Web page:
Peru La Huaca


Very fruity coffee with tropical notes


Data sheet

Fully Washed

This community lot is grown by small holder farmers living and farming around the village of La Huaca in Huabal District, Peru. The farmers are members of Coopagro, a cooperative operating in San Ignacio, Jaén and Cutervo in Cajamarca. Before becoming members, most producers had only sold their coffee locally in Cajamarca at low prices. With Coopagros’s support and training, smallholder farmers in La Huaca, and other areas where the cooperative is active, have been able to improve their coffee quality and sell their harvest for higher prices.

All contributing members receive training in the best techniques for renovating their farms. At the end of each harvest, farmers prune their trees to help ensure plant productivity and health in the coming year. Farmers also construct and oversee their own seedling nurseries to keep rootstock on the farm young and healthy. Internal cooperative assessors regularly visit farms to provide personalized advice on best practices and help producers troubleshoot any problems.


Coffee processing in Peru is usually done on the farmer’s own land and infrastructure can be quite rudimentary. And yet, the traditional methods, when combined with technical training and care for quality from Coopagro, do a fine job producing quality coffee. Most farmers own their own mills, which are usually located on their farms.

At contributing farms near the town of La Huaca, cherry is selectively handpicked and pulped that same day.  After undergoing dry fermentation for 15-25 hours, parchment is washed and then laid on drying beds to dry for approximately 10 to 15 days.

About Coopagro

279 farmers across a number of villages the district of Huabal came together in 2016 to form Coopagro. Today, Coopagro boasts over 650 member farmers. Most contributing producers grew up on coffee farms and are the latest in long family legacies of coffee farming.

Coopagro supports member farmers, encouraging them to broaden their ambitions and produce higher quality coffees for specialty markets. The cooperative also provides technical support to farmers to help them increase their quality.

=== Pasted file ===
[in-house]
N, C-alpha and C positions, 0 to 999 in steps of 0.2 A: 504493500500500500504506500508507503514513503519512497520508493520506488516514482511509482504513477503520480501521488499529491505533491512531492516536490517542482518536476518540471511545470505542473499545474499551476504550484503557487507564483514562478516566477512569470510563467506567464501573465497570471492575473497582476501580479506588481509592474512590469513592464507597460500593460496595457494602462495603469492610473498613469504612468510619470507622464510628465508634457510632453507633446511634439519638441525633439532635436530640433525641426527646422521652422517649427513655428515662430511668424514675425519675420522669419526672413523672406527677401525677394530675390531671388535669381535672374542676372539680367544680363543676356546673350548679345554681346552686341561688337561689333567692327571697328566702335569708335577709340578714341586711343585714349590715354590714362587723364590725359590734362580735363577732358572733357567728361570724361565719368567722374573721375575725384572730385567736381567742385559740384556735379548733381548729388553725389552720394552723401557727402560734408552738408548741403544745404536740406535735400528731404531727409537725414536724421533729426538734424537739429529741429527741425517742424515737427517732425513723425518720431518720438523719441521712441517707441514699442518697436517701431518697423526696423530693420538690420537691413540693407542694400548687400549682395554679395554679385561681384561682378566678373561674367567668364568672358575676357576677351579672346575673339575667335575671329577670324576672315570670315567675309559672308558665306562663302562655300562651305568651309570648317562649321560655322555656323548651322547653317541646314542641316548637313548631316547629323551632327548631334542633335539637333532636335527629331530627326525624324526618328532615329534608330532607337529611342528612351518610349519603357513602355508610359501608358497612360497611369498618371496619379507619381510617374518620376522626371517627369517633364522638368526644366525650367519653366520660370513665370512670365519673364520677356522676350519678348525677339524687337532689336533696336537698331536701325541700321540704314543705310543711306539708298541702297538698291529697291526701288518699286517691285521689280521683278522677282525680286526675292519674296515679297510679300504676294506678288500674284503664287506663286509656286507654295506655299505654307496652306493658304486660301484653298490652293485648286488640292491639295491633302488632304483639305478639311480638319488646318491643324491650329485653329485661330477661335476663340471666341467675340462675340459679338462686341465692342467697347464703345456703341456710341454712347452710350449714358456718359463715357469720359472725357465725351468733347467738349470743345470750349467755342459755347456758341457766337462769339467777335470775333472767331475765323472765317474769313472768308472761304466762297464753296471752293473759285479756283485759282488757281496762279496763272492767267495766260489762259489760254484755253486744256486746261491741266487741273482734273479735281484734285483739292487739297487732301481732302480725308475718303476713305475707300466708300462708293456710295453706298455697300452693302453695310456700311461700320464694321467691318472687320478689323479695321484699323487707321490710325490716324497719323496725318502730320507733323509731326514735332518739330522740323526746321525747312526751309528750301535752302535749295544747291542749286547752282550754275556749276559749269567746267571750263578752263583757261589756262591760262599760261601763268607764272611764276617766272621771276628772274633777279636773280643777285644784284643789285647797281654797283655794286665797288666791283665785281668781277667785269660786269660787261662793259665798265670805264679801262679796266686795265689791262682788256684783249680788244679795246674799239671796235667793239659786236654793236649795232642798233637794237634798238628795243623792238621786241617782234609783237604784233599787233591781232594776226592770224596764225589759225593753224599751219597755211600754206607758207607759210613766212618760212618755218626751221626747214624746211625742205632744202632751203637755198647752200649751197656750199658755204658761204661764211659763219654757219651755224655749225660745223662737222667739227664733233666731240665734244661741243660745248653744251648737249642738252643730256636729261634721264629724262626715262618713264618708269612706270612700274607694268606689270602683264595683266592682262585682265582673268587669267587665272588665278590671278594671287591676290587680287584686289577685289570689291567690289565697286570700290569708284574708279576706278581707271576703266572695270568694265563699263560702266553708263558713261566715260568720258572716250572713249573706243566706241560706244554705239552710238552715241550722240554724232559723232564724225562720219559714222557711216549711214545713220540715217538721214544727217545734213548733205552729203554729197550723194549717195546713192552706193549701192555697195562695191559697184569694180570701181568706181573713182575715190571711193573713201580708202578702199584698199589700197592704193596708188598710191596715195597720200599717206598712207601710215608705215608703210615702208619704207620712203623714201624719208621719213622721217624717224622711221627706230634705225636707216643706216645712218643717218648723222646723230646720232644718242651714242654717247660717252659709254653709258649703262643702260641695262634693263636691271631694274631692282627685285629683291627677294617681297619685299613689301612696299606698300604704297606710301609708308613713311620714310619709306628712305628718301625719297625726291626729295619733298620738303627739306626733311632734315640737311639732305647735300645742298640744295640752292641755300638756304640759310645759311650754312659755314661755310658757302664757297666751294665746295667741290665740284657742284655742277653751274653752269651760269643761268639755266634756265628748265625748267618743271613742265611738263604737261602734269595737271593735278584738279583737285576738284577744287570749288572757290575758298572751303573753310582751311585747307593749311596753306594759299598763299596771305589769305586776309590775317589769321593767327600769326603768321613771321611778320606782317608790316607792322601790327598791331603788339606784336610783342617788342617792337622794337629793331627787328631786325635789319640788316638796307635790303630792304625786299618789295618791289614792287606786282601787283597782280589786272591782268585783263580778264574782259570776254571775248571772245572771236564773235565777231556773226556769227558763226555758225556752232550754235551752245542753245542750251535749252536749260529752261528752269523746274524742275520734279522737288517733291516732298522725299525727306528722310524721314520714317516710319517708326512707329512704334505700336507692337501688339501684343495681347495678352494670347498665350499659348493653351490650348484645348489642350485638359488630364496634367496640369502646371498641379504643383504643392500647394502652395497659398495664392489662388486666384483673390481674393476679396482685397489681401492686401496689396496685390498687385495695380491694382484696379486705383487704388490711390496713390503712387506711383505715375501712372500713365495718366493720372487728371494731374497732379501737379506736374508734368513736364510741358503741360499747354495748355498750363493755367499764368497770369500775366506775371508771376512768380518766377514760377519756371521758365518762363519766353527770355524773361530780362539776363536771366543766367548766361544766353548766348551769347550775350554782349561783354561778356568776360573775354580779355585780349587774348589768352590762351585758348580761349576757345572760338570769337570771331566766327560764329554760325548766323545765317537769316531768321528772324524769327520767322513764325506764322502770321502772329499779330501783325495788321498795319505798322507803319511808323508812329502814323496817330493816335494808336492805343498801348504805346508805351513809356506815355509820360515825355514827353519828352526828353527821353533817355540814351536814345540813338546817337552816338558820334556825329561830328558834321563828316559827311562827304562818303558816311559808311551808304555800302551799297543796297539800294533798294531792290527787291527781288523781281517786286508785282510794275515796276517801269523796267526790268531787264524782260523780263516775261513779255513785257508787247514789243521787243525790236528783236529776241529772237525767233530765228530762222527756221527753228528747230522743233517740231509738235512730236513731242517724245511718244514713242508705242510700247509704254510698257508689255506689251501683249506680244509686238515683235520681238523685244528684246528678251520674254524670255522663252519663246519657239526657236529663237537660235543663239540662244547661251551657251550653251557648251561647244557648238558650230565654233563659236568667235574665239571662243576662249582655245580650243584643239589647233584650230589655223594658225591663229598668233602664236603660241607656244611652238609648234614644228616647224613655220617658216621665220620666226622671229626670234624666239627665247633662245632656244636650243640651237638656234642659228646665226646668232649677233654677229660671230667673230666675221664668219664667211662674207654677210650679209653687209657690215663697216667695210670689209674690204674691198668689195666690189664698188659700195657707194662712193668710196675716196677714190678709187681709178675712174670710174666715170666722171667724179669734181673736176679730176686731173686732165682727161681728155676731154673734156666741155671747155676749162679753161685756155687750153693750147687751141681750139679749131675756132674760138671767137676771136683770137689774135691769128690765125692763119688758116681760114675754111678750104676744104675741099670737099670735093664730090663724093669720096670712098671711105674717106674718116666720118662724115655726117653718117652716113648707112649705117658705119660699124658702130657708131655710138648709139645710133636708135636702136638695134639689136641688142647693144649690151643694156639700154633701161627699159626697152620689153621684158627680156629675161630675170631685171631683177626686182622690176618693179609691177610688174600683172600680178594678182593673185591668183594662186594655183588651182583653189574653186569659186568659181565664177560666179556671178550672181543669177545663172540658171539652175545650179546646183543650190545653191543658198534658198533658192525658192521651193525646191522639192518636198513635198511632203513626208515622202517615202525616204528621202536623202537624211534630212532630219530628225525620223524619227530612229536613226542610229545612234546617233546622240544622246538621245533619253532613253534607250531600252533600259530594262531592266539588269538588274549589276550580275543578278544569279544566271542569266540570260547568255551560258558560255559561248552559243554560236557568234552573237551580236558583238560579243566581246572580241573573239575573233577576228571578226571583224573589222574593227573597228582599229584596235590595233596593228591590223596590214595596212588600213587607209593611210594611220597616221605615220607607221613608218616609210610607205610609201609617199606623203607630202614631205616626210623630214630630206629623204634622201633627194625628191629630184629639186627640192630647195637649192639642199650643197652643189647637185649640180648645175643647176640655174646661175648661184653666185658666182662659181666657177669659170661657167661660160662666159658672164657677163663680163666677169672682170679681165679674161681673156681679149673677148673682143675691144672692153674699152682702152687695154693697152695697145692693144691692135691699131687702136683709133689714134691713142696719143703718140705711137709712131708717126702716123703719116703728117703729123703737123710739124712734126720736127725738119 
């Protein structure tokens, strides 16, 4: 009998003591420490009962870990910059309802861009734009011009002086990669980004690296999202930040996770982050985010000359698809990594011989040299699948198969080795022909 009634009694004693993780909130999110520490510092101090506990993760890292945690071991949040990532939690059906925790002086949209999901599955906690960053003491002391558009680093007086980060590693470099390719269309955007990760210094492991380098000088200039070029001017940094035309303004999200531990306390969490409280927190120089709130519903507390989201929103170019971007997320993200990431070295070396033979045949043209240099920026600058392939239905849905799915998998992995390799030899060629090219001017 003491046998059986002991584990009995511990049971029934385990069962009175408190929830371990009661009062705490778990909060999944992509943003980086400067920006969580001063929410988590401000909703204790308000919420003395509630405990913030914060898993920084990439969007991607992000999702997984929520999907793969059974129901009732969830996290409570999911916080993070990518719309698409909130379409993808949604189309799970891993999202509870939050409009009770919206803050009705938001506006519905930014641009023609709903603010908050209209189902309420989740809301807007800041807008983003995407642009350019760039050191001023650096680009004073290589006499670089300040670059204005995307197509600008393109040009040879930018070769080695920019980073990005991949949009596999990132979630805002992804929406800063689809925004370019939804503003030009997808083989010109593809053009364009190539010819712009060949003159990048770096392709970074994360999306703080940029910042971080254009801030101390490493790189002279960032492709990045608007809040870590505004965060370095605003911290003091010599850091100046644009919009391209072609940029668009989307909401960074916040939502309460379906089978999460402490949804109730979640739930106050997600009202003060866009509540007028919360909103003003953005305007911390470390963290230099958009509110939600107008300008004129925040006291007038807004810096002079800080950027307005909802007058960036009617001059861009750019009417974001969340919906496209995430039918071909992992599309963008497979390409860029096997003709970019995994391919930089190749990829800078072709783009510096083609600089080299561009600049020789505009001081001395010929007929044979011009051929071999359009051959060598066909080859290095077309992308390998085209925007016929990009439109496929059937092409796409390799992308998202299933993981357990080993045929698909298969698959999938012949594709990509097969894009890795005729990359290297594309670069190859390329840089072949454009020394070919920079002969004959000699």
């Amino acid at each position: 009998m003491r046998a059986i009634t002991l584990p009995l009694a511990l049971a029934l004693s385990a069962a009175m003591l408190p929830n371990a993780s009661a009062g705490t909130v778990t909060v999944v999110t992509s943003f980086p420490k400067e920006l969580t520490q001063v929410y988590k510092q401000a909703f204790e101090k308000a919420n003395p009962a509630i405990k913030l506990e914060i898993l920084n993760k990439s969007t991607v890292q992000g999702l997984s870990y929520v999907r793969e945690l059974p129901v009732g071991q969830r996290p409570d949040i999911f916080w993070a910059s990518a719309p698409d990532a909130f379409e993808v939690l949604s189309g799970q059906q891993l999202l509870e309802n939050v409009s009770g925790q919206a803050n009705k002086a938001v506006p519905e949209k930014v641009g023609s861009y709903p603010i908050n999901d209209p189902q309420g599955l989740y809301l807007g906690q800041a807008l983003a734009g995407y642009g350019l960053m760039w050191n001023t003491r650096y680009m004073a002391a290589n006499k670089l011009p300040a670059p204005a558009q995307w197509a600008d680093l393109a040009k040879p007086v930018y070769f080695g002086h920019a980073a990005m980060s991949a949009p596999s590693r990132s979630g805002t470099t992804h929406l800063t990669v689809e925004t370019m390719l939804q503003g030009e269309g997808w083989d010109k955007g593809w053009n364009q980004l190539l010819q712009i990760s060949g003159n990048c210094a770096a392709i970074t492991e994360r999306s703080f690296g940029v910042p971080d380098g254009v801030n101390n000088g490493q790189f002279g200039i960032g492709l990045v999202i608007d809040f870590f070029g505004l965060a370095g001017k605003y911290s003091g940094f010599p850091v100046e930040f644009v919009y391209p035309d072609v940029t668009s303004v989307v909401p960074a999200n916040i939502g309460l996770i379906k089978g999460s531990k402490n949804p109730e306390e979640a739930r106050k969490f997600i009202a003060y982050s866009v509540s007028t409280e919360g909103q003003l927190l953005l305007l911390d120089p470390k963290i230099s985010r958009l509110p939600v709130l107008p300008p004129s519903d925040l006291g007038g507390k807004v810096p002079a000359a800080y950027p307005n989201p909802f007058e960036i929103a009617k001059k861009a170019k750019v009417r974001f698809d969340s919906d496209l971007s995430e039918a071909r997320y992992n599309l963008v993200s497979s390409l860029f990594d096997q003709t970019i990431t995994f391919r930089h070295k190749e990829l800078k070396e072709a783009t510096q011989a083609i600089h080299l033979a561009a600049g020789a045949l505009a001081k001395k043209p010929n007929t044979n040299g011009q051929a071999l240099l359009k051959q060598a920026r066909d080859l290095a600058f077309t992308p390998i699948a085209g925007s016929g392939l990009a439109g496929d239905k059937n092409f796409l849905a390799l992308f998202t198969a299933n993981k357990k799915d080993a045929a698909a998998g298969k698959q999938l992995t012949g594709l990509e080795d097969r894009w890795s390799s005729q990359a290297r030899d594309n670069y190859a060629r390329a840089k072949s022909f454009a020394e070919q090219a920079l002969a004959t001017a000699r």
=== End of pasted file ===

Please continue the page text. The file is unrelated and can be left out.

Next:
To do this, Coopagro focuses on several agricultural ideas. First, they encourage farmers to replace existing Catimor rootstock with higher quality varieties like Caturra, Pache, Typica and Bourbon. Then, to complement the increasing susceptibility to Coffee Leaf Rust (CLR), Coopagro outfits farmers with Organic agricultural methods to combat CLR and to increase yields sizes. These practices include proper fertilization, annual pruning and renovation techniques, including individual nurseries on each farm. Internal Coopagro assessors regularly visit farms and provide targeted advice and personalized troubleshooting for individual producers.

Thanks to Coopagro’s support and the dedication of its members, one member placed #1 in the 2017 Cup of Excellence competition.

At the cooperative warehouse, Coopagro analyzes each members’ lot and determines in which market the coffee will sell best. Farmers whose coffees are marketed as microlots receive higher premiums.

Coopagro is committed to organic principles and trains all farmers in organic agriculture. The cooperative is currently organic certified by both USA NOP and EU standards.

Coffee in Peru

Peru holds exceptional promise as a producer of high-quality coffees. The country is the largest exporter of organic Arabica coffee globally. With extremely high altitudes and fertile soils, the country’s smallholder farmers also produce some stunning specialty coffees.

Though coffee arrived in Peru in the 1700s, very little coffee was exported until the late 1800s. Until that point, most coffee produced in Peru was consumed locally. When coffee leaf rust hit Indonesia in the late 1800s, a country central to European coffee imports at the time, Europeans began searching elsewhere for their fix. Peru was a perfect option.

Between the late 1800s and the first World War, European interests invested significant resources into coffee production in Peru. However, with the advent of the two World Wars, England and other European powers became weakened and took a less colonialist perspective. When the British and other European land owners left, their land was purchased by the government and redistributed to locals. The Peruvian government repurchased the 2 million hectares previously granted to England and distributed the lands to thousands of local farmers. Many of these farmers later grew coffee on the lands they received.

Today, Peruvian coffee growers are overwhelmingly small scale. Farmers in Peru usually process their coffee on their own farms. Most coffee is Fully washed. Cherry is usually pulped, fermented and dried in the sun on raised beds or drying sheds. Drying greenhouses and parabolic beds are becoming more common as farmers pivot towards specialty markets.

After drying, coffee will then be sold in parchment to the cooperative. Producers who are not members of a cooperative will usually sell to a middleman.

The remoteness of farms combined with their small size means that producers need either middlemen or cooperatives to help get their coffee to market. Cooperative membership protects farmers greatly from exploitation and can make a huge difference to income from coffee. Nonetheless, currently only around 15-25% of smallholder farmers have joined a coop group.